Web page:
Amazon, the online commerce titan that has reshaped modern retail, may soon help reshape a major North American city. As reported by the New York Times, the company is looking for a location for a second headquarters, a new facility meant to house as many as 50,000 workers expected to cost upwards of $5 billion.
The company announced its plans Thursday morning, and will be accepting proposals for HQ2 from state and local leaders through October 19. The company seeks a location within a North American city and metro area of more than one million people that can attract and retain tech talent. This would put a little more than 50 U.S. urban areas in the running based on 2016 population estimates, though by opening it up to North American sites, other countries, especially Canada (with its burgeoning tech scene) are also in the running.
The potential of having such a massive corporation, and the resulting slew of high-paying jobs, is expected to set off a bidding war of sorts between cities, who may jockey to present the most favorable locations, tax breaks, and incentives.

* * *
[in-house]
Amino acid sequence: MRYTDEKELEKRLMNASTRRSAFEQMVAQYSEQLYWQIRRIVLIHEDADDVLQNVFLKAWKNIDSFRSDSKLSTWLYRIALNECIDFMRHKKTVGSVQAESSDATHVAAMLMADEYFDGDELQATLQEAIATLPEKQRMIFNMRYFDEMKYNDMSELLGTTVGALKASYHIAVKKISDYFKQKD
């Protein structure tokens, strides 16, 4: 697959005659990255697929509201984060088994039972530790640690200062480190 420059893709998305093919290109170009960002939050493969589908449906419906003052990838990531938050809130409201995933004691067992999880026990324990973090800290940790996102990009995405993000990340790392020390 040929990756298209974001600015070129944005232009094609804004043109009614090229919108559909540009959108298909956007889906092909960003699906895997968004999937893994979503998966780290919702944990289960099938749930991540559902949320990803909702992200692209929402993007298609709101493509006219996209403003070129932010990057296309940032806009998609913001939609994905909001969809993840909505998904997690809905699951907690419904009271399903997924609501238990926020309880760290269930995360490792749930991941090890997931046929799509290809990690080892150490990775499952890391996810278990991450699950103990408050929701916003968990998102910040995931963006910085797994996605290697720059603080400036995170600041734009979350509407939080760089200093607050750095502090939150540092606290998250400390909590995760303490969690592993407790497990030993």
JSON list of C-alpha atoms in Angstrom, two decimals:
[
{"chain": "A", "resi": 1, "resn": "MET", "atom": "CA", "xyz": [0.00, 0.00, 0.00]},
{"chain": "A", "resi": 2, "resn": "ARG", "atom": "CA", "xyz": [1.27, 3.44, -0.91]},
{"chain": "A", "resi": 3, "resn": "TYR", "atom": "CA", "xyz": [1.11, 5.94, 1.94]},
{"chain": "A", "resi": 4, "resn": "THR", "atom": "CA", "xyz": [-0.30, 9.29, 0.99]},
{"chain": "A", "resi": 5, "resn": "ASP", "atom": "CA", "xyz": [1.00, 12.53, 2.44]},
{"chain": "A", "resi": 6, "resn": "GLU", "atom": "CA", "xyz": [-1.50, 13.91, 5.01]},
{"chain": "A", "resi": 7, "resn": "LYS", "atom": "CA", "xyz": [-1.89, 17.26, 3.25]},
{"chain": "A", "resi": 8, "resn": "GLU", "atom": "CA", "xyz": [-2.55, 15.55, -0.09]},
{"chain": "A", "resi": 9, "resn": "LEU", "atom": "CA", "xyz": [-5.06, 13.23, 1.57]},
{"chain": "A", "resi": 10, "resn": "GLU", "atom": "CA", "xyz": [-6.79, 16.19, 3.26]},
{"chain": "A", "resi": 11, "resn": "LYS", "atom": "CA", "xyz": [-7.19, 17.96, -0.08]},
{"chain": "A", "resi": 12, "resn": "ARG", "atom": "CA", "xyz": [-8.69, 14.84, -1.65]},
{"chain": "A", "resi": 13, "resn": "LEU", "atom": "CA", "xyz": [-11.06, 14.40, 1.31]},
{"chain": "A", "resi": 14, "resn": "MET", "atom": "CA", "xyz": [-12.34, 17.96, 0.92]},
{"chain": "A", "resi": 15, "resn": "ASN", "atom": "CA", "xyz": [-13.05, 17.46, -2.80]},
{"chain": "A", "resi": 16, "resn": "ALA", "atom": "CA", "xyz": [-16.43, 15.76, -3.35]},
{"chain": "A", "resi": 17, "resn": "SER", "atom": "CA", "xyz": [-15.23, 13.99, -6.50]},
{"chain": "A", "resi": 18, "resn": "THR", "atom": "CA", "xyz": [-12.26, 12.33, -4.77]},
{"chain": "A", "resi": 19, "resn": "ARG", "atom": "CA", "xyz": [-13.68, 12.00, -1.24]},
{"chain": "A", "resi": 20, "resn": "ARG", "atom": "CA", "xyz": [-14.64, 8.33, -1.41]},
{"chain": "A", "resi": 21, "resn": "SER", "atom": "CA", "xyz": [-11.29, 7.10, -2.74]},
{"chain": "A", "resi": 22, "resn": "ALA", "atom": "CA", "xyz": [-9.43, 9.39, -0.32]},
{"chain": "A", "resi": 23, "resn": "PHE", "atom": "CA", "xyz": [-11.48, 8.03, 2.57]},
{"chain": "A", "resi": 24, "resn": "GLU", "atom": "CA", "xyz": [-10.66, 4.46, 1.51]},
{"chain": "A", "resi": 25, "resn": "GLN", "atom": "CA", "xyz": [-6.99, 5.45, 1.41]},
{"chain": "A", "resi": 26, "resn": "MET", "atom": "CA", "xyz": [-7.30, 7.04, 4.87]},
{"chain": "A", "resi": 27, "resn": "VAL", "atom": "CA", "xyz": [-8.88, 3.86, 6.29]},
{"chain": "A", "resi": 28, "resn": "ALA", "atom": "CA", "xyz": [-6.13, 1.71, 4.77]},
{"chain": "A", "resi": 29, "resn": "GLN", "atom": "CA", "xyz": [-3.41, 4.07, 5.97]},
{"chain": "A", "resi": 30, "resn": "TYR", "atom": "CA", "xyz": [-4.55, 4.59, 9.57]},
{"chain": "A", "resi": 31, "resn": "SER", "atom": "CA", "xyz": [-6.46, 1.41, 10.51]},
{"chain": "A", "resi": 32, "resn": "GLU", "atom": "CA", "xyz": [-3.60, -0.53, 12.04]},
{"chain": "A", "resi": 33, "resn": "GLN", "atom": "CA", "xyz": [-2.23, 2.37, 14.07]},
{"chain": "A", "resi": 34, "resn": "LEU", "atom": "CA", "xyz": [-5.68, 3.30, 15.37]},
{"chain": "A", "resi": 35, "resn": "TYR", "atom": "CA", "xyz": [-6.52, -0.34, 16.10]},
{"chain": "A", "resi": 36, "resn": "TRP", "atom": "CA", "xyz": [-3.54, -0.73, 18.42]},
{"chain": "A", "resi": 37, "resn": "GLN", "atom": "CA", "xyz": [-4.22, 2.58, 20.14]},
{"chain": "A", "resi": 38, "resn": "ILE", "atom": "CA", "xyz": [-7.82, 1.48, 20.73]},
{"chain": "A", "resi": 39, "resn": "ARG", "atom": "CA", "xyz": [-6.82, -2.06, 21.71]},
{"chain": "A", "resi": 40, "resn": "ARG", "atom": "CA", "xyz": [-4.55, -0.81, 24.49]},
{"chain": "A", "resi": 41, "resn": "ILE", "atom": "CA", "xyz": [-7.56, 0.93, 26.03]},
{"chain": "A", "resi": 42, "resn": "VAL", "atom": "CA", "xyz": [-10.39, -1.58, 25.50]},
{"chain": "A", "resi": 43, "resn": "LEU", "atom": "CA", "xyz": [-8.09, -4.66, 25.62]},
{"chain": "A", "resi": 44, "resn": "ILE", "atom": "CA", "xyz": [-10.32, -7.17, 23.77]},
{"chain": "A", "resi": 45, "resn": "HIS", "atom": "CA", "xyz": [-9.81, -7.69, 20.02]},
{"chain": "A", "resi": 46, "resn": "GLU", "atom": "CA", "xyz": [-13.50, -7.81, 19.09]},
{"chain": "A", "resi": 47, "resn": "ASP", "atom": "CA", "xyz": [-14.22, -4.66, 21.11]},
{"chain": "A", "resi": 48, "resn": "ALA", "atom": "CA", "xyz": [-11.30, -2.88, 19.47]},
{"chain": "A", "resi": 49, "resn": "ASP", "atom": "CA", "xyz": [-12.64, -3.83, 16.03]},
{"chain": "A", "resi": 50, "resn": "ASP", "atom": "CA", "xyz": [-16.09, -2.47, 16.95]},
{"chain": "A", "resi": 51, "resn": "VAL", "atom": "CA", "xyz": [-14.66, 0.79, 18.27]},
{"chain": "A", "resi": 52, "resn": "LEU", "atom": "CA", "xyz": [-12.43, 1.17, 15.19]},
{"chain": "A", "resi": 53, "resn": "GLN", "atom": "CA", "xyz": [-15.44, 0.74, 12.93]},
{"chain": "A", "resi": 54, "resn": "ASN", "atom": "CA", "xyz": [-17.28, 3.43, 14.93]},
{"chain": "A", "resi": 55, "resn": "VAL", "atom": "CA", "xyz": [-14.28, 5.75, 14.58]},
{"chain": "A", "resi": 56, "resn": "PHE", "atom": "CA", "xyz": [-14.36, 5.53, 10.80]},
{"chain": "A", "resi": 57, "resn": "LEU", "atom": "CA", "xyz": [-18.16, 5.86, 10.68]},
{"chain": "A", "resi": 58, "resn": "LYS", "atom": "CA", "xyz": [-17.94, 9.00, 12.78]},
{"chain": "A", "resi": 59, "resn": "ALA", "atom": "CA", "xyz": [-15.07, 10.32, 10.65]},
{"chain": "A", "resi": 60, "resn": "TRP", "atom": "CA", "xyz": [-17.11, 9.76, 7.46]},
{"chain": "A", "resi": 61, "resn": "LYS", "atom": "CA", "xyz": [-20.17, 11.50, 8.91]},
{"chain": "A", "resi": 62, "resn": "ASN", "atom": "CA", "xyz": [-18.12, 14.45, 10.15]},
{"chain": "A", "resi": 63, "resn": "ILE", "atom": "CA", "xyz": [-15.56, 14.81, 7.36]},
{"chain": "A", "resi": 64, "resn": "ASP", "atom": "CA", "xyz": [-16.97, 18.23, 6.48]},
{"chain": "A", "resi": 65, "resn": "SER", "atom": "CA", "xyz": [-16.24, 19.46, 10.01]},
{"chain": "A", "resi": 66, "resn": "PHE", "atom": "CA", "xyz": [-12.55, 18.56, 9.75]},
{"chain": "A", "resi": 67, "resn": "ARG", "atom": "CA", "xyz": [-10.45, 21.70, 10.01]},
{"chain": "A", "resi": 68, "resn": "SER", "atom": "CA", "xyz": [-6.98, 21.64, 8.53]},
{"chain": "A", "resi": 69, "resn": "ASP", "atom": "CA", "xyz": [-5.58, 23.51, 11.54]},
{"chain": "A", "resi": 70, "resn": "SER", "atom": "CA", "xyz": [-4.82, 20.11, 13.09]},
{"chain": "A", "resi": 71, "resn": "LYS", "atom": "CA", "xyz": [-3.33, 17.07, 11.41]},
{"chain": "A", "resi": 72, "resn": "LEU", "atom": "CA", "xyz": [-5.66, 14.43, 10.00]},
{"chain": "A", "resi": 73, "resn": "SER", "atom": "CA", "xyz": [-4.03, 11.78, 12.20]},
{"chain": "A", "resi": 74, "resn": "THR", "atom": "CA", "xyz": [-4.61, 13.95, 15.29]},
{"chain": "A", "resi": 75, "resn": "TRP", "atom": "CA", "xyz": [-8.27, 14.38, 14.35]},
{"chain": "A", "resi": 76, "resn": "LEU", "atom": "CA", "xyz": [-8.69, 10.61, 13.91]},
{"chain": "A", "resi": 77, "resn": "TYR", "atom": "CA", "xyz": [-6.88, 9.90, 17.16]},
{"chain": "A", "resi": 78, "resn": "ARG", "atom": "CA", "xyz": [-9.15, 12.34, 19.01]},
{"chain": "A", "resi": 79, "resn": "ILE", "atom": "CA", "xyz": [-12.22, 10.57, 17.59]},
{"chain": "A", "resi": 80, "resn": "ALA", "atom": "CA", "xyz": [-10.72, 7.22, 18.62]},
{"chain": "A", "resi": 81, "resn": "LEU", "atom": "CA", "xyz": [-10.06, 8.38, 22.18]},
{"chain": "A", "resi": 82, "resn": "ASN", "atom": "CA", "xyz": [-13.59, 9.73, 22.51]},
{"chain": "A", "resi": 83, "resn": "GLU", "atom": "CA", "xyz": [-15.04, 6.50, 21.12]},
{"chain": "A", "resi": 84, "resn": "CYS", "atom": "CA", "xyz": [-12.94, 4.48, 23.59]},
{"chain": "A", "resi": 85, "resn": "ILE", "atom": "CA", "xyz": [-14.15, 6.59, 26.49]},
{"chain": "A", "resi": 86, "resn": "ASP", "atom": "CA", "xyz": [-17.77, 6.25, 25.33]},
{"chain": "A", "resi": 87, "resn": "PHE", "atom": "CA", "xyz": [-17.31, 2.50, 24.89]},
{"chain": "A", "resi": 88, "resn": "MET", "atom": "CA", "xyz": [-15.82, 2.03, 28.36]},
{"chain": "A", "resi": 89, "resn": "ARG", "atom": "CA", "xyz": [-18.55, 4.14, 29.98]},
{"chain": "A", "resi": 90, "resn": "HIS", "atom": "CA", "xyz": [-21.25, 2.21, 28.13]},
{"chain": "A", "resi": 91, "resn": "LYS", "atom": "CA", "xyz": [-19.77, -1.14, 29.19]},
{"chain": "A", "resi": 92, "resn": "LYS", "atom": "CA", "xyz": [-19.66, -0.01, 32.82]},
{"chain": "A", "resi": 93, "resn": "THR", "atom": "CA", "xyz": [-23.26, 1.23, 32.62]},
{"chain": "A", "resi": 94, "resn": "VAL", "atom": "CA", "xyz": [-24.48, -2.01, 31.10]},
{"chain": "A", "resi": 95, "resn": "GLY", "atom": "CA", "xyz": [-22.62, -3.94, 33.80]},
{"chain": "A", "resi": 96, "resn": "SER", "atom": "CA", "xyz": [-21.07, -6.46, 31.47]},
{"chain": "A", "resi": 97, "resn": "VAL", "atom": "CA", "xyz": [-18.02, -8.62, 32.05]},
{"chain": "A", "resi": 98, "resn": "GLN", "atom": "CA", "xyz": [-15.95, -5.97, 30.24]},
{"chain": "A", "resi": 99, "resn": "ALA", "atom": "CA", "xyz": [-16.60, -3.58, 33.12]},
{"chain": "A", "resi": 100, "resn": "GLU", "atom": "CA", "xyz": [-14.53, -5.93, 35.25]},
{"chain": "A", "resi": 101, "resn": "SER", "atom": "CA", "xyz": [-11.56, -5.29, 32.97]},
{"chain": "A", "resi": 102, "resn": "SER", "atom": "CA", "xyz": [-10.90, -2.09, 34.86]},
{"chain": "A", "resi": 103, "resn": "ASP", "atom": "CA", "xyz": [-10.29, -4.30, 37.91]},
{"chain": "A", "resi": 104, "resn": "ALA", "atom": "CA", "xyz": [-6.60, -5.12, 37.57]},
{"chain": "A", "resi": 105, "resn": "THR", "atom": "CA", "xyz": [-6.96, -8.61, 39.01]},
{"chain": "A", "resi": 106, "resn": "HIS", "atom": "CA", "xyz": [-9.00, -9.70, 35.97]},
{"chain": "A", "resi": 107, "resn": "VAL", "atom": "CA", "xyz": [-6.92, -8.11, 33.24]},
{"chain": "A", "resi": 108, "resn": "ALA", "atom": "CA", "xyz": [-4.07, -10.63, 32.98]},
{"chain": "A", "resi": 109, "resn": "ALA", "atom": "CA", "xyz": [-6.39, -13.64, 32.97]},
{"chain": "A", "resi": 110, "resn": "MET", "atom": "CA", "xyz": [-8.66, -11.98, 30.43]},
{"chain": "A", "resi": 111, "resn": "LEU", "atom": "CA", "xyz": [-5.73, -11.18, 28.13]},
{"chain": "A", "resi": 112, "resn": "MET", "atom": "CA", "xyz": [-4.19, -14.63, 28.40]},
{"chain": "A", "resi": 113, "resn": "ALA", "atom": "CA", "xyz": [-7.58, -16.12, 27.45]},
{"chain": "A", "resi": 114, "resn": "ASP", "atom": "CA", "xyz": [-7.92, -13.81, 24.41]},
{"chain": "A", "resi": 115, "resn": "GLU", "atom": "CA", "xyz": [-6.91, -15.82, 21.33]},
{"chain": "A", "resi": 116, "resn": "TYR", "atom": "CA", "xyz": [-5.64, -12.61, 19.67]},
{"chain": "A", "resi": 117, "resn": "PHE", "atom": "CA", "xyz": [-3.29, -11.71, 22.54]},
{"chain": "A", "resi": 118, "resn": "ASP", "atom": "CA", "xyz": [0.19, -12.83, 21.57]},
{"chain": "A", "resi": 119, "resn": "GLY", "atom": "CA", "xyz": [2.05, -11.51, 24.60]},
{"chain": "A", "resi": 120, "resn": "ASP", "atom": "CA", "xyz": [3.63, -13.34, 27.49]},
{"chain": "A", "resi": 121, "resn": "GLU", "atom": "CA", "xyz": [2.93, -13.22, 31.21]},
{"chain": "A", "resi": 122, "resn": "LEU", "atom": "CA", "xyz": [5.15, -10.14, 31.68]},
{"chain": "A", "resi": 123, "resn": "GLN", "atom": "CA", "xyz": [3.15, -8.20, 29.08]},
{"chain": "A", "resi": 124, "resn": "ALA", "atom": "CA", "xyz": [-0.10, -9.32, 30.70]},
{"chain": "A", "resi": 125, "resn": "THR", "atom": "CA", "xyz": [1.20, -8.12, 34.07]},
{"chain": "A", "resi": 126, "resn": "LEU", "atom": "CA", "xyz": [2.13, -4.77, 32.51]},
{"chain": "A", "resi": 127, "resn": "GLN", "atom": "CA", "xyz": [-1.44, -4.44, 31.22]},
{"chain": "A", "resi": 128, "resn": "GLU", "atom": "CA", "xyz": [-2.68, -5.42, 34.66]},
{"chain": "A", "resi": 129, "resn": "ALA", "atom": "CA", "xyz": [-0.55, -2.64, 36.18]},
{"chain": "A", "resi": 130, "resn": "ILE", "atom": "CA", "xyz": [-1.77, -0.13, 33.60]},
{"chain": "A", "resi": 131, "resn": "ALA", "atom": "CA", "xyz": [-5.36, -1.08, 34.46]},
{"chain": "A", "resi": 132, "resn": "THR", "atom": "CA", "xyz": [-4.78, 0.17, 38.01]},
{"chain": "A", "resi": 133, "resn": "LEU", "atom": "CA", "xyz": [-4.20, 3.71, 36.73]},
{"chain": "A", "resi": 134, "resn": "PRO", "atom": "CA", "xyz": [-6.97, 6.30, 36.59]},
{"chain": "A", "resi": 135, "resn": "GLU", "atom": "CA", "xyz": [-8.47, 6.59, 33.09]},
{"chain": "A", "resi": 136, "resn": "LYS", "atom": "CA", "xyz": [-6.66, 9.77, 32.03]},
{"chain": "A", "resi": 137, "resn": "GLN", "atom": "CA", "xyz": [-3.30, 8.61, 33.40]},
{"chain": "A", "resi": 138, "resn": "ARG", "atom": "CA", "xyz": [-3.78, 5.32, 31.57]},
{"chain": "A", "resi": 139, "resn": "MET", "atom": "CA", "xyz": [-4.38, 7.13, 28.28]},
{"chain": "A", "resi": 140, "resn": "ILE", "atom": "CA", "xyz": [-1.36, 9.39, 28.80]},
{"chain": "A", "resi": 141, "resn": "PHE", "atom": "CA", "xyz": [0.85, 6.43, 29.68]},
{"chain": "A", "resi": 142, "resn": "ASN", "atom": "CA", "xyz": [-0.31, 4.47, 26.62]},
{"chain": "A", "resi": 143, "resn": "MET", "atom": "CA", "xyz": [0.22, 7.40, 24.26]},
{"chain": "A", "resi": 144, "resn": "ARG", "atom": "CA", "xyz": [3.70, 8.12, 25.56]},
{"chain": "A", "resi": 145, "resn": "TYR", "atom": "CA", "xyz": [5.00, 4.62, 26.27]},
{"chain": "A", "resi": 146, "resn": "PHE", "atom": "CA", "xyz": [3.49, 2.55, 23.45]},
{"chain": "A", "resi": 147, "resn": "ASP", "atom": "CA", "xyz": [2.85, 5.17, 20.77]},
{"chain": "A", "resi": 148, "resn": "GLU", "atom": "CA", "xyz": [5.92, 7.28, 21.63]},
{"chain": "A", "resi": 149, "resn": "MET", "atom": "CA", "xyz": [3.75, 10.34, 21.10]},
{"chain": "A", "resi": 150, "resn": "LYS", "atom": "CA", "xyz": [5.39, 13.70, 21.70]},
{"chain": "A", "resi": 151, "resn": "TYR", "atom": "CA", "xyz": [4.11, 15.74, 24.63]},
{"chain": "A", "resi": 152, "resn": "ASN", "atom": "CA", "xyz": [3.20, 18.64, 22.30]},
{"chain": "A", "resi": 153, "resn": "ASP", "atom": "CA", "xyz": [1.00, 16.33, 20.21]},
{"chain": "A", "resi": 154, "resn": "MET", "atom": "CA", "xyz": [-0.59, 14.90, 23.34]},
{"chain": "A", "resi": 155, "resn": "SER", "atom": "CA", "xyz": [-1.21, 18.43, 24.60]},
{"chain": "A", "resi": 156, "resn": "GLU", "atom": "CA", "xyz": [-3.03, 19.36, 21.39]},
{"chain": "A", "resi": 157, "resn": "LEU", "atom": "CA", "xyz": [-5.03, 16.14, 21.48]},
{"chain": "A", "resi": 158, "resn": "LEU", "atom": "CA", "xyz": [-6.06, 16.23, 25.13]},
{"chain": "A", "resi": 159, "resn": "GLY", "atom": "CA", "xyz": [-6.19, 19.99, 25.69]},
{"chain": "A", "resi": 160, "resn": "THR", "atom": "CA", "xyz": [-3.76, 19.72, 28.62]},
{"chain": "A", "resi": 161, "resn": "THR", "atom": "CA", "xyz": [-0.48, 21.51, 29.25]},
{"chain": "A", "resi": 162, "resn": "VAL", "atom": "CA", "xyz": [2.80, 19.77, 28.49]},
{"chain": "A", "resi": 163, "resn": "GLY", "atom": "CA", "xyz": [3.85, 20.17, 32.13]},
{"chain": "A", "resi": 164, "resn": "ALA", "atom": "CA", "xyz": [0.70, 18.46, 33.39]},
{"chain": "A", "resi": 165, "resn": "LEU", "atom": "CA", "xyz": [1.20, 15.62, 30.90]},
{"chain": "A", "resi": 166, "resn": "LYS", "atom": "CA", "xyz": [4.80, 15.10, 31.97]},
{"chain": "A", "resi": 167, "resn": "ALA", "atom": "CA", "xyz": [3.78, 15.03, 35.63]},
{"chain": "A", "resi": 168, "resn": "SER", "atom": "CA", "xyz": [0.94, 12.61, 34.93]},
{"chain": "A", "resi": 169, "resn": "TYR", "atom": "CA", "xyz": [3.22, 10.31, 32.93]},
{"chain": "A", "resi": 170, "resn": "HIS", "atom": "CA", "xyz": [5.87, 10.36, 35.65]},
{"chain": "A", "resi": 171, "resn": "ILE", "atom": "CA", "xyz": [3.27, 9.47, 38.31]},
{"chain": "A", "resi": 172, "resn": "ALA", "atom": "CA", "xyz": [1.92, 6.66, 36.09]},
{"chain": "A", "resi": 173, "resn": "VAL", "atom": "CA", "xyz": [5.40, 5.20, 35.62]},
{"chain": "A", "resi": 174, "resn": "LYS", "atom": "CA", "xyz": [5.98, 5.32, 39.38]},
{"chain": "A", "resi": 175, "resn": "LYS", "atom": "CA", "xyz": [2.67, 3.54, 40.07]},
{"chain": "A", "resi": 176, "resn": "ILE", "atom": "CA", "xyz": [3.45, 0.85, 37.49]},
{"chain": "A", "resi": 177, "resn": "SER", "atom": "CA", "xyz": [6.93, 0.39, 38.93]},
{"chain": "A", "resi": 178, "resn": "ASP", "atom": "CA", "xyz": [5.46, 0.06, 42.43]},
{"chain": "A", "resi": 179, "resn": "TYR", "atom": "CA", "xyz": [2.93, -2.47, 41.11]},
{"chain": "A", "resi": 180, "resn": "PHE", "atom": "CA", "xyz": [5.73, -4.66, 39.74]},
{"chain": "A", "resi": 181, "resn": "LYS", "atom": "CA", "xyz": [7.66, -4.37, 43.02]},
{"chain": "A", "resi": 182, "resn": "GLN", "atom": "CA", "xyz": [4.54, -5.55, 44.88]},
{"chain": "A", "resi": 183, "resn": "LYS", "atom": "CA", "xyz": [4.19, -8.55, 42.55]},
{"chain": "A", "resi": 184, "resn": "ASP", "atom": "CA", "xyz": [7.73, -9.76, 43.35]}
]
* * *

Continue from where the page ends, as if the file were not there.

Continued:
According to the Times, the new development would be the “full equal” of the Seattle headquarters, which itself houses 40,000 people across 8.1 million square feet in 33 buildings. According to Amazon statistics, the company’s overall investments in Seattle between 2010 and 2016 drove an additional $38 billion to the city’s economy, with every dollar invested by Amazon in Seattle generating an additional $1.40 for the city’s economy overall.
Based on size and employment projections, this new facility might be the next gargantuan tech campus, reminiscent of Apple’s new spaceship-like campus in Cupertino, California.
The company’s announcement comes on the heels of the company’s gargantuan acquisition of Whole Foods, its increasing impact on cities and local retail, and fast-paced hiring spree. The company employs more than 382,000 people around the globe, and this January said it would create 100,000 more jobs in the U.S. alone over the next 18 months.